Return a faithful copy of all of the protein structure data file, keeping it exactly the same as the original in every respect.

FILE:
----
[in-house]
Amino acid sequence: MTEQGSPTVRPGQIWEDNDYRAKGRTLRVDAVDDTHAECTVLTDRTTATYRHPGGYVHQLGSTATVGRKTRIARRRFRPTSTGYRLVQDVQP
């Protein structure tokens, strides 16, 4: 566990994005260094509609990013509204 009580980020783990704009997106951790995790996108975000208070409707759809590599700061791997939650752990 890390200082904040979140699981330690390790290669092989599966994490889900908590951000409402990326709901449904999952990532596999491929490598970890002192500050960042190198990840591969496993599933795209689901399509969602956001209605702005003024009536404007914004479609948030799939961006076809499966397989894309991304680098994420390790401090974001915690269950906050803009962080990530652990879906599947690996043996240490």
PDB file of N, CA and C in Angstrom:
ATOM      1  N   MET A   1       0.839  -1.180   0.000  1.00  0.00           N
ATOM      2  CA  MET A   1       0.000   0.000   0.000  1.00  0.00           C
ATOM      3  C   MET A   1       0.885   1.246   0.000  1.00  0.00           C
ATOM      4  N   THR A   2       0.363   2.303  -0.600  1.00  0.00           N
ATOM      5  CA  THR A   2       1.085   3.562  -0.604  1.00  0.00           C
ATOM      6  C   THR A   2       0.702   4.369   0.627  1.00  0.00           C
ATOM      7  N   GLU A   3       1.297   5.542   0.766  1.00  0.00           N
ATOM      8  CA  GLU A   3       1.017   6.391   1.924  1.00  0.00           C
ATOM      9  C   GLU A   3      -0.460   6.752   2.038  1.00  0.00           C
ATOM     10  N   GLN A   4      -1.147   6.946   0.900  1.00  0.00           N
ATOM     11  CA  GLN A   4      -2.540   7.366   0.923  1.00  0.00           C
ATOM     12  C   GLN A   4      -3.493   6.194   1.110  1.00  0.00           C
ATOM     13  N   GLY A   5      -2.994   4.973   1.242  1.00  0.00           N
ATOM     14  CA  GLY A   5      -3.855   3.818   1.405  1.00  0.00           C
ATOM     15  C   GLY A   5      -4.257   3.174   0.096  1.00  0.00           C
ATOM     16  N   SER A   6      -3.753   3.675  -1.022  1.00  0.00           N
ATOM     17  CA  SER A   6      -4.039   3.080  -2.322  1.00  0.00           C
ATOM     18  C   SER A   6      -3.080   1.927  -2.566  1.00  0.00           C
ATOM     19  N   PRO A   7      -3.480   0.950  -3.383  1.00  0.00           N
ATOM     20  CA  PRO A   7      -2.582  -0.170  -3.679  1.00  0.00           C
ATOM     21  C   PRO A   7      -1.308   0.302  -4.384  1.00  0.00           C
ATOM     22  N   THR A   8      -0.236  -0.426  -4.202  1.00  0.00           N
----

[in-house]
Amino acid sequence: MTEQGSPTVRPGQIWEDNDYRAKGRTLRVDAVDDTHAECTVLTDRTTATYRHPGGYVHQLGSTATVGRKTRIARRRFRPTSTGYRLVQDVQP
């Protein structure tokens, strides 16, 4: 566990994005260094509609990013509204 009580980020783990704009997106951790995790996108975000208070409707759809590599700061791997939650752990 890390200082904040979140699981330690390790290669092989599966994490889900908590951000409402990326709901449904999952990532596999491929490598970890002192500050960042190198990840591969496993599933795209689901399509969602956001209605702005003024009536404007914004479609948030799939961006076809499966397989894309991304680098994420390790401090974001915690269950906050803009962080990530652990879906599947690996043996240490």
PDB file of N, CA and C in Angstrom:
ATOM      1  N   MET A   1       0.839  -1.180   0.000  1.00  0.00           N
ATOM      2  CA  MET A   1       0.000   0.000   0.000  1.00  0.00           C
ATOM      3  C   MET A   1       0.885   1.246   0.000  1.00  0.00           C
ATOM      4  N   THR A   2       0.363   2.303  -0.600  1.00  0.00           N
ATOM      5  CA  THR A   2       1.085   3.562  -0.604  1.00  0.00           C
ATOM      6  C   THR A   2       0.702   4.369   0.627  1.00  0.00           C
ATOM      7  N   GLU A   3       1.297   5.542   0.766  1.00  0.00           N
ATOM      8  CA  GLU A   3       1.017   6.391   1.924  1.00  0.00           C
ATOM      9  C   GLU A   3      -0.460   6.752   2.038  1.00  0.00           C
ATOM     10  N   GLN A   4      -1.147   6.946   0.900  1.00  0.00           N
ATOM     11  CA  GLN A   4      -2.540   7.366   0.923  1.00  0.00           C
ATOM     12  C   GLN A   4      -3.493   6.194   1.110  1.00  0.00           C
ATOM     13  N   GLY A   5      -2.994   4.973   1.242  1.00  0.00           N
ATOM     14  CA  GLY A   5      -3.855   3.818   1.405  1.00  0.00           C
ATOM     15  C   GLY A   5      -4.257   3.174   0.096  1.00  0.00           C
ATOM     16  N   SER A   6      -3.753   3.675  -1.022  1.00  0.00           N
ATOM     17  CA  SER A   6      -4.039   3.080  -2.322  1.00  0.00           C
ATOM     18  C   SER A   6      -3.080   1.927  -2.566  1.00  0.00           C
ATOM     19  N   PRO A   7      -3.480   0.950  -3.383  1.00  0.00           N
ATOM     20  CA  PRO A   7      -2.582  -0.170  -3.679  1.00  0.00           C
ATOM     21  C   PRO A   7      -1.308   0.302  -4.384  1.00  0.00           C
ATOM     22  N   THR A   8      -0.236  -0.426  -4.202  1.00  0.00           N